What is Estate Planning?
Estate planning is one of the most important steps that any person may take to make sure that their assets and health care wishes are honored and that their loved ones are provided for in their absence due to death or incapacity. Below you will find a brief overview of estate planning.
What is an Estate?
Your estate consists of all property owned by you at the time of your death, including:
- Real estate
- Bank accounts
- Stocks and other securities,
- Life insurance policies,
- Personal property such as automobiles, jewelry, and artwork.
How Can an Estate Plan Help?
Regardless of your age, or the size and complexity of your estate, an estate plan can accomplish the following:
- Identify the family members and other loved ones that you wish to receive your property after your death.
- Ensure that your property will be transferred to those you have identified.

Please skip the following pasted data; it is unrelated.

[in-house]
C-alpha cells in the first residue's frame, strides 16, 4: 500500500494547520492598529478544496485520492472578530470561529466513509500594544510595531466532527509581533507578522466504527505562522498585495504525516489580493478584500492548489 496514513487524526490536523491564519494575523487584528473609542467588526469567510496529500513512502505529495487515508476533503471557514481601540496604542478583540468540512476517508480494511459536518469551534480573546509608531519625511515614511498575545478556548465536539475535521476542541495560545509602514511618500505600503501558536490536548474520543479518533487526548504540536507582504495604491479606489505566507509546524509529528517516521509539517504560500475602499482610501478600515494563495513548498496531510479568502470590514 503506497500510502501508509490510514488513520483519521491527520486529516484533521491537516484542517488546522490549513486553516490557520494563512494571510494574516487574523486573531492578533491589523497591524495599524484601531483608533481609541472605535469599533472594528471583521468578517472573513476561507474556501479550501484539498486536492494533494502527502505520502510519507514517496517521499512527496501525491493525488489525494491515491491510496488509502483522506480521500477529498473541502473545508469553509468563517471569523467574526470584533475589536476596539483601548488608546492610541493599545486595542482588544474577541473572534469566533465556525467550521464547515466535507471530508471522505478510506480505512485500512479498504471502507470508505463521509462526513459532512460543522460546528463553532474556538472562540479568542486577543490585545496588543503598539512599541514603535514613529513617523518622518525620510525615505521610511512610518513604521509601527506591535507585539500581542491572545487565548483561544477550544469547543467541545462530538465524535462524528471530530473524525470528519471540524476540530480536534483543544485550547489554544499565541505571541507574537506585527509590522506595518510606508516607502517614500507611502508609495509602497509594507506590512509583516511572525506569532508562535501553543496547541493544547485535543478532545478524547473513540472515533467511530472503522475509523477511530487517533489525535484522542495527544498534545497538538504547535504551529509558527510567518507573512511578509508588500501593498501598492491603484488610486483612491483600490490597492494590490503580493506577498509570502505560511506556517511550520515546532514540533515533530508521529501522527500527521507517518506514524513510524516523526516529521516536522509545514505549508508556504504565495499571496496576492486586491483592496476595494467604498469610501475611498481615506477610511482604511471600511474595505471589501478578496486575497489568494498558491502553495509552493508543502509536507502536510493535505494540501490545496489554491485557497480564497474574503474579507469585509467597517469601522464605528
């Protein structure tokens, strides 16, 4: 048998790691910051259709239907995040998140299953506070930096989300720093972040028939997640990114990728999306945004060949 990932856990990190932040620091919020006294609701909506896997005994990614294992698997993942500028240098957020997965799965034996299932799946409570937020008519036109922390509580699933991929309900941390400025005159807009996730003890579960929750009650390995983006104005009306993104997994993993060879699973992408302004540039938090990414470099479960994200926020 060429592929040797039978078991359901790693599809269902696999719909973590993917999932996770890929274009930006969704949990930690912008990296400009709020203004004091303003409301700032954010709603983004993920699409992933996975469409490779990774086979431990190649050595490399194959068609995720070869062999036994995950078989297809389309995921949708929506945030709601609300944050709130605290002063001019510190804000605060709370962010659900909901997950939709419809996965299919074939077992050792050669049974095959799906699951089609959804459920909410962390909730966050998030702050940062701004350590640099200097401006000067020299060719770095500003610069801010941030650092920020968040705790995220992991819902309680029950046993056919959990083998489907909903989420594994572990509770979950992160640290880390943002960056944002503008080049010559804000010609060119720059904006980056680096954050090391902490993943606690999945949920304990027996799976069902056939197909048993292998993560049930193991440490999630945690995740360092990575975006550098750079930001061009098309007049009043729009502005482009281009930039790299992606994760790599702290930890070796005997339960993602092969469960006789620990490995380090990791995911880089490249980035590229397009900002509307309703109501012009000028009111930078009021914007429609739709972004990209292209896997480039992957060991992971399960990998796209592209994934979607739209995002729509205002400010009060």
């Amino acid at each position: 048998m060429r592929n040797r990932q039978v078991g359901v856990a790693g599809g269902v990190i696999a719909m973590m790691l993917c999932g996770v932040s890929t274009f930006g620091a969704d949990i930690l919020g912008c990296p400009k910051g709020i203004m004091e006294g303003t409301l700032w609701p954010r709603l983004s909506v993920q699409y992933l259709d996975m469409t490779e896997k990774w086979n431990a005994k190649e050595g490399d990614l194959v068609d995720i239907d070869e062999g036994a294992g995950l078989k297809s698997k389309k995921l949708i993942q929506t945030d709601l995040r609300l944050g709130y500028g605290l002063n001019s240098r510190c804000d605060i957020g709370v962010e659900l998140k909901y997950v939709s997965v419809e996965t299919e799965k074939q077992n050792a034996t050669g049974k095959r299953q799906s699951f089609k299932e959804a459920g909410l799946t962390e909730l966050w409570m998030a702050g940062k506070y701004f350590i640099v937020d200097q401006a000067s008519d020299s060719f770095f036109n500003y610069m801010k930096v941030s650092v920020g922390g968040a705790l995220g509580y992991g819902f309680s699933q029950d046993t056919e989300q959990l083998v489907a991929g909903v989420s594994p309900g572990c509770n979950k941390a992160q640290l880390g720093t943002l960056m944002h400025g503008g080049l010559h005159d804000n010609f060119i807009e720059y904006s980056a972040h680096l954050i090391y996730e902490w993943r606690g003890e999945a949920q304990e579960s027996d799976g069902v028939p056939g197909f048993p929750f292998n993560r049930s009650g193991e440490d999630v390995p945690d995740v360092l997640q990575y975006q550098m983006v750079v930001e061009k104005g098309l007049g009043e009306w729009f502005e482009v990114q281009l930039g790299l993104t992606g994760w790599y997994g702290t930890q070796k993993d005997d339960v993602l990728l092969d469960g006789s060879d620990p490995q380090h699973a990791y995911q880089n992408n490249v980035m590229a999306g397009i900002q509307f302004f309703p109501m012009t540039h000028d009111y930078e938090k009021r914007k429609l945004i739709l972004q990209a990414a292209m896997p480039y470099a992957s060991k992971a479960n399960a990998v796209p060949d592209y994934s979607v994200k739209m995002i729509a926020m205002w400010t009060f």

- Dictate the kinds of life-prolonging medical care you wish to receive should you be unable to make your wishes known when the time comes.
- Set forth the kind of funeral arrangements you would like, and how related expenses are to be paid.
What Documents are used in an Estate Plan?
Estate planning involves wills, trusts, beneficiary designations, property ownerships, gifts, and powers of attorney, specifically the durable financial power of attorney and the durable medical power of attorney.
- Wills are the simplest device for planning the distribution of an estate. It is important that a will be created and executed in compliance with the laws of the jurisdiction where it is created.
- Trusts may be used as an estate planning tool to direct the distribution of assets after a person passes away. Trusts may be used to provide for the distribution of funds for the benefit of minor children. Trusts offer a high degree of control over management and disposition of assets and can provide for the management of wealth for several generations.
- Advance directives that direct what will happen to a person’s estate and in relation to their personal care if the person becomes legally incapacitated. Estate planning attorneys often advise clients to also create a living will and specific final arrangements, such as whether to be buried or cremated.